New Jersey native Clayton Orrigo has made a name for himself as one of New York City's most formidable forces in luxury residential real estate. We couldn't help but notice his gorgeous Instagram photos from a recent weekend in Cuba, and were lucky enough to catch up with him about his enviable trip to one of our Top 5 Emerging Hot Spots for Spring, 2015.
What inspired the trip to Cuba?
It was my close friend's 30th birthday and he planned the trip for a group of eight of us. We all wanted to check out Cuba before everything starts changing given the upcoming political changes with the U.S.
How did you get there?
Legally. That’s the first thing to note! We used a tour group to set it up and then we flew to Miami, spent a night at Soho Beach House, and flew to Cuba the next day.
How did you get your visa?
The Cuba Exchange Program from Cuba Educational Travel.
What's the best thing you packed?
Cash, because credit cards don’t work there.
What were the best tips you got before you left?
To be prepared for the hot weather and to make sure your hotel has internet, since only a few do. We stayed at Hotel Sevilla, which had wifi.
What was the best meal you had there?
On our last night, we went to Dona Eutimia, which made Newsweek Magazine’s top 100 restaurants in the world in 2012. They are known for their "ropa vieja," an amazing pork dish. There is very little red meat in Cuba because it’s too expensive to get. Even chicken needs to be imported from Canada. So pork is their primary meat source. Since almost everything is run by the government, you're best off making reservations at private restaurants which are effectively in people’s homes, usually offering a more upscale dining experience.
Favorite thing you did:
I visited a gallery of Hector Frank, a famous Cuban artist. The gallery is in his private home, and we had a chance to meet his entire family as well as purchase a number of his pieces from his most recent collection. He’s an up-and-coming artist starting to pick up a lot of steam in the U.S.
Tell me about your best day there.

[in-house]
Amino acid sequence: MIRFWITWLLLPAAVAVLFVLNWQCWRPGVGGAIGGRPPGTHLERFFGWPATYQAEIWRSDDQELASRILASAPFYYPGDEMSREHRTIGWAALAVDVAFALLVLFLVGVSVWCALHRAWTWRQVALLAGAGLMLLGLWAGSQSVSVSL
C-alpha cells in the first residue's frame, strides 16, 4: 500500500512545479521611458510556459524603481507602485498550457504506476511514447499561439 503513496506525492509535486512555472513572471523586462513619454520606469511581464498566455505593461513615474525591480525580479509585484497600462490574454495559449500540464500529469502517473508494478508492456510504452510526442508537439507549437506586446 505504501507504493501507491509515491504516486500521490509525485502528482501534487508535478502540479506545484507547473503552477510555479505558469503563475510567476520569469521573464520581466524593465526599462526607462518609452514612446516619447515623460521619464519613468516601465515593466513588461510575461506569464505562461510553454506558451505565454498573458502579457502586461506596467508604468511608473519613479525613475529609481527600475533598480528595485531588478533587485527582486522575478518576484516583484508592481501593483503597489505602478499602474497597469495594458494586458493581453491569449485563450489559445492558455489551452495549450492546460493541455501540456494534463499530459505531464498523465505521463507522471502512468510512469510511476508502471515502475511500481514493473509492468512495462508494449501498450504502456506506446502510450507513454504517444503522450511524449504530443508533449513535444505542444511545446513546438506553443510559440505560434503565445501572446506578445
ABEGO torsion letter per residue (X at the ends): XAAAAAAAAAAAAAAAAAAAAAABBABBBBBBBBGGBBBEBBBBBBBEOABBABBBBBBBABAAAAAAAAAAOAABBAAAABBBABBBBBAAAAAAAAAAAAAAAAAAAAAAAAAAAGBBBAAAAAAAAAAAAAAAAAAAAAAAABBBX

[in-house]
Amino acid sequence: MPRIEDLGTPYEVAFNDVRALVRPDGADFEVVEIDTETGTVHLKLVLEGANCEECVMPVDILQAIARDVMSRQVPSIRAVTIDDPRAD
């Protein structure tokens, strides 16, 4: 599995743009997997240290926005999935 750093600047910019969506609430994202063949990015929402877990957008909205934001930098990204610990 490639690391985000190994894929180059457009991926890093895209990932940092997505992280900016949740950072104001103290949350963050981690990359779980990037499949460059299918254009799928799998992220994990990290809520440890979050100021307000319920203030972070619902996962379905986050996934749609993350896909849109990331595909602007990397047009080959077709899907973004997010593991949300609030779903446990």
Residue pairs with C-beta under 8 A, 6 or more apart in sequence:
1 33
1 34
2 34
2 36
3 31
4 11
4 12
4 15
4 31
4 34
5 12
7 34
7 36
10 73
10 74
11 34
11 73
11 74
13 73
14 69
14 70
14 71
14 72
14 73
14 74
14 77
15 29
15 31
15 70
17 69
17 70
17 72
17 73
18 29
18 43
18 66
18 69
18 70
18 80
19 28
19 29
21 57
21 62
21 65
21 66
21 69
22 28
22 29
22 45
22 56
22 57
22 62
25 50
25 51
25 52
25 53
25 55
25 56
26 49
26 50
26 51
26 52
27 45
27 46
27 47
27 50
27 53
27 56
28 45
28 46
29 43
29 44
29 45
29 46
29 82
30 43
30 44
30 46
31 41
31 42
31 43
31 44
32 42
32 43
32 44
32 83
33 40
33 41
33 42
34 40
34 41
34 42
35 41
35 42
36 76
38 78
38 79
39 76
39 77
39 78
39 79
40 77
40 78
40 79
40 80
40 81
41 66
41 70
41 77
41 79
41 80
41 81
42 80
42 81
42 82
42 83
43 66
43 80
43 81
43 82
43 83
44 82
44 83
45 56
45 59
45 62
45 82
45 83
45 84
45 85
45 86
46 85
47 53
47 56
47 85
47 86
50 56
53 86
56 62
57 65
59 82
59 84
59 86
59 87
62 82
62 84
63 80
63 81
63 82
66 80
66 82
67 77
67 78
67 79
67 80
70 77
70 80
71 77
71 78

One day we met a group of Croatians and got a chance to spend time with them as they were also exploring Old Havana. We walked around and ate in bars where Hemingway used to hang out, which is big deal there (he is a huge figure in their culture and his books are being sold everywhere on the streets) and then we all went out partying that evening. We bounced around to a couple fun clubs, including the "Art Factory" which is essentially a gigantic warehouse that is part club / part gallery. We all ended up back at our hotel swimming under the stars until 6am.
What's one place you didn't get to visit but wanted to?
Varadero Beach. We ended changing a lot on our itinerary to focus on less "touristy" pursuits and more a natural exploration of the city. We wanted to find the Nolita of Cuba, not Broadway and it's tourist traps. We had our guide point us in the right direction and we roamed around for hours stopping in random bars, and street markets.
What was the most interesting thing you learned?
Brain surgeons make $30 per month. The healthcare system and the educational system is actually quite strong, but as the government pays for everything, wages are extremely low. The government provides food and shelter subsidies in addition, but some of the smartest people in the country make a fraction of our minimum wage employees in the U.S.
What did you bring back?
Everyone wanted rum and cigars and we were able to bring a limited amount back of each. I also brought back a humidor.
What’s the #1 tip you'd give a friend who wanted to go?
Get a tour guide and a car. We had a driver the whole time and that was instrumental to us getting around. Since there's no internet or Googlemaps, it's very challenging to get around. Also, ditch the aforementioned Sprinter van for some amazing classic car taxis. We occasionally had our driver follow us as we drove around in classic American 1958 convertibles in all sorts of Crayola colors.
Would you go back?
Yes. What is so interesting about Cuba is that it’s only 90 miles off of Miami, but has a very Parisian, European feel to it. The city is architecturally stunning, so for those based in Florida, they can have a completely new experience only 30 minutes away.
Do: Stroll through the Old City, visiting Plaza Vieja, Plaza de San Francisco, Plaza de la Catedral, and Plaza de Armas; visit the Rum Museum; take a day trip to Vinales Valley; hike the tobacco fields; visit the arts and crafts market in Old Havana; take a group picture at La Plaza de Revolucion.